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Putin "doesn't understand the first thing about Ukraine."
Make what you can of the news from Ukraine: nobody’s calling it a Seinfeld crisis anymore, meaning a crisis about nothing, with a painless remedy at hand. Just what is this crisis, though, and how did it catch us by surprise? It can feel like a panic attack about everything: the shock of naked force; the aggrieved autocrat in plain sight, doing his calculated thing, almost casual in his unilateral violence. In the mirror of Great Power behavior, it could remind you awkwardly of the American war of choice on Iraq, and the war on Serbia that created Kosovo. It looks also like a lethal Cold War germ that went dormant for decades but is back to remind us of the ragged borders that delivered peace in Europe, but not a shared sense of security.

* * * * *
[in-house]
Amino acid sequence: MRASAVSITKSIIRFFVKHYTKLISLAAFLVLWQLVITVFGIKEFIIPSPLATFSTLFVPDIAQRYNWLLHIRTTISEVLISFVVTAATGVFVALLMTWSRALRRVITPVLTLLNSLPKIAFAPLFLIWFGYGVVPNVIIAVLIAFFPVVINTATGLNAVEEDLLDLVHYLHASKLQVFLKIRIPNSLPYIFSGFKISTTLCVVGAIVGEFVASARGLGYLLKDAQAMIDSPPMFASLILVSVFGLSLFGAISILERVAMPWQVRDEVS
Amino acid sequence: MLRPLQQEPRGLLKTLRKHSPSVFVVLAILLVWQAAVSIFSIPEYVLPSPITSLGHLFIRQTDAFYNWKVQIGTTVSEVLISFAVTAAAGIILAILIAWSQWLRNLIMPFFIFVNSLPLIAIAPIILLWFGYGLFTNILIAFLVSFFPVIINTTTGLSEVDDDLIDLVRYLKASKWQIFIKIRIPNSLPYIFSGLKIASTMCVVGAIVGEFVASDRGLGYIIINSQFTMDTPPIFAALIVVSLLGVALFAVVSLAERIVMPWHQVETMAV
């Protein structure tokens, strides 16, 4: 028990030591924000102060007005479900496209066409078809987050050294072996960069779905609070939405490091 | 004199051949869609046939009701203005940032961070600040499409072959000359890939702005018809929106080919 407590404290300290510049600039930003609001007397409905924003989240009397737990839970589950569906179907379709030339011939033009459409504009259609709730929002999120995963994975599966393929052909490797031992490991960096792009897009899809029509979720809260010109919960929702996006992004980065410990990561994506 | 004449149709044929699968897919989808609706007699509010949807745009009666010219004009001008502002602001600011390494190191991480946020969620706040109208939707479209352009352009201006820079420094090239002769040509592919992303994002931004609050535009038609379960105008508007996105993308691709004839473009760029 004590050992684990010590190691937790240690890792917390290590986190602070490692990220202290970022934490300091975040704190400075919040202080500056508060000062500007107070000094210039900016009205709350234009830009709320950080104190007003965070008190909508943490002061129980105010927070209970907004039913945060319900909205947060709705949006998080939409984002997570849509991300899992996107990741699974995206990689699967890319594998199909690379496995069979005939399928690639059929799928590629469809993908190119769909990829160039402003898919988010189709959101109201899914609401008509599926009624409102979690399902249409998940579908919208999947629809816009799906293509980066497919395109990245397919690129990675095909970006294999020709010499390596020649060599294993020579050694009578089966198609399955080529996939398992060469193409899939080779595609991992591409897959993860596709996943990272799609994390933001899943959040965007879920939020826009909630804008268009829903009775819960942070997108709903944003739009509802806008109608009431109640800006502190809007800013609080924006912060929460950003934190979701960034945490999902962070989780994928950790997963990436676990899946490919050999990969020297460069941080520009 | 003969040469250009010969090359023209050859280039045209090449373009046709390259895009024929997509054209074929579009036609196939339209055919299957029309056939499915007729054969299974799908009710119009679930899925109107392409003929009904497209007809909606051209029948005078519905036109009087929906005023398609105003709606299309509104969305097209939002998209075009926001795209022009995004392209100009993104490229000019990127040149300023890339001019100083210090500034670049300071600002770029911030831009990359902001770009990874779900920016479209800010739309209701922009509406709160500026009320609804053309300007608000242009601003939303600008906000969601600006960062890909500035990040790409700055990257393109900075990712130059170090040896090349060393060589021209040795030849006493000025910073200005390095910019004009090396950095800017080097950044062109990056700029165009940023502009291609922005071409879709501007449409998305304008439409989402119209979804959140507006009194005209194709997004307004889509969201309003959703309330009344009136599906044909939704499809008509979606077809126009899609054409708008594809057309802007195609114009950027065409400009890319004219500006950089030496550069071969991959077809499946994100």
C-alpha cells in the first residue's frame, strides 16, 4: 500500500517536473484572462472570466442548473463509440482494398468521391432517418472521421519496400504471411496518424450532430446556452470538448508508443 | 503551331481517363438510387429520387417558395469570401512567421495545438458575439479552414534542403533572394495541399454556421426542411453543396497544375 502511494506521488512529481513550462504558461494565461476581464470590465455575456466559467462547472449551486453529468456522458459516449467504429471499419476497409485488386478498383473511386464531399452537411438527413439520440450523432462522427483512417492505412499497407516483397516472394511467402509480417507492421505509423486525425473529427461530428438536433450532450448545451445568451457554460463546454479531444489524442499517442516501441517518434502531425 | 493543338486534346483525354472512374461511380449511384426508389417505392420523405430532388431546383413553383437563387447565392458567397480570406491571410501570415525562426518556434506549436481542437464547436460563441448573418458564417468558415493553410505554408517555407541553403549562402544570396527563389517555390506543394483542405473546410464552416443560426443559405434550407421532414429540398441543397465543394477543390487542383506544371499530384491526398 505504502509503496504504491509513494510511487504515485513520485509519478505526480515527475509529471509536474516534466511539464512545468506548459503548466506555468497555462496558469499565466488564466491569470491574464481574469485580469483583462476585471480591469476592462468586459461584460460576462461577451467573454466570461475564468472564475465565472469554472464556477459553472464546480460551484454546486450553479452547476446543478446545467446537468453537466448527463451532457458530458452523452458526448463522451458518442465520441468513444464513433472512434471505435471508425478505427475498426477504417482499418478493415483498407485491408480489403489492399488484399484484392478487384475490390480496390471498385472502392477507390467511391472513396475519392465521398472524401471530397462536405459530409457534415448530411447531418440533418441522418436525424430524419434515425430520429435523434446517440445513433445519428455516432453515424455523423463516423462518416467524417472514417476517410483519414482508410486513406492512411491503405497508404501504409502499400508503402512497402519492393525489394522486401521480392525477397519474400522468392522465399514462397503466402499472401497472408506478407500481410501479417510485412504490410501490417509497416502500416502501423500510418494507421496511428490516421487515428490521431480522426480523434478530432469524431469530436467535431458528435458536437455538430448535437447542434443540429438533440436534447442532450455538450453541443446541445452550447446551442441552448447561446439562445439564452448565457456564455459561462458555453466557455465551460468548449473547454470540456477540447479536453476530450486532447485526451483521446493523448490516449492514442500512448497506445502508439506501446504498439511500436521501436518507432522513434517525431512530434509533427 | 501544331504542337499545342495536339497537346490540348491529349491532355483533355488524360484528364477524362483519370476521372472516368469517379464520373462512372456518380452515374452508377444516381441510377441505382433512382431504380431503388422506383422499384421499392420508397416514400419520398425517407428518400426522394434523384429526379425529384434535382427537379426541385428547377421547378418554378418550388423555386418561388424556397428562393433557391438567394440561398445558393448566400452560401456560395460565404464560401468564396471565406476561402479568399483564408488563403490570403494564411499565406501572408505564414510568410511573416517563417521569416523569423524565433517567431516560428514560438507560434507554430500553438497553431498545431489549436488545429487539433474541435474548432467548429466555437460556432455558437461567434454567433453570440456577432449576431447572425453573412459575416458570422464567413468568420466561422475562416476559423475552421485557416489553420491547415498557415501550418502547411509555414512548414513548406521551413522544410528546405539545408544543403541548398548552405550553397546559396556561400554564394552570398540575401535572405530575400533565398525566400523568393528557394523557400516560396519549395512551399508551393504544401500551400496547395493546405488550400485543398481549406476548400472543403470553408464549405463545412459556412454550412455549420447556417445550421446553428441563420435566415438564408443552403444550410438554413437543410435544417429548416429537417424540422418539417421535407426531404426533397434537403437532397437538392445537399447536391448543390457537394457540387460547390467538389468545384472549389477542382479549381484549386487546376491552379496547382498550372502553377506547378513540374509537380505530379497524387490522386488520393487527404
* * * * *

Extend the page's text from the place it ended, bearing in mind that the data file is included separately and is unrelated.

The panic building around Ukraine is now a deadly modern war in Europe. Vladimir Putin at midweek unleashed a full-scale air-and-ground assault by Russia on Ukraine’s capital Kyiv, and many other points. It’s a compound global crisis as we put this program together. Collaborating with the Quincy Institute in a radio/podcast series we’re calling In Search of Monsters, we will get to some of the history behind the battle for Ukraine and the geo-politics around it. First, a hint of the pain all through it, with the writer Masha Gessen, an eminent activist with two passports, Russian and American. At home in two countries, outspoken in both, Masha reminds you that Vladimir Putin’s assault on Ukraine this week is a devastation to the hearts and hopes of millions.
Pulitzer-winning biographer of George Kennan.
Professor of international politics at the Fletcher School of Tufts University.
Director of Studies at the Center for the National Interest.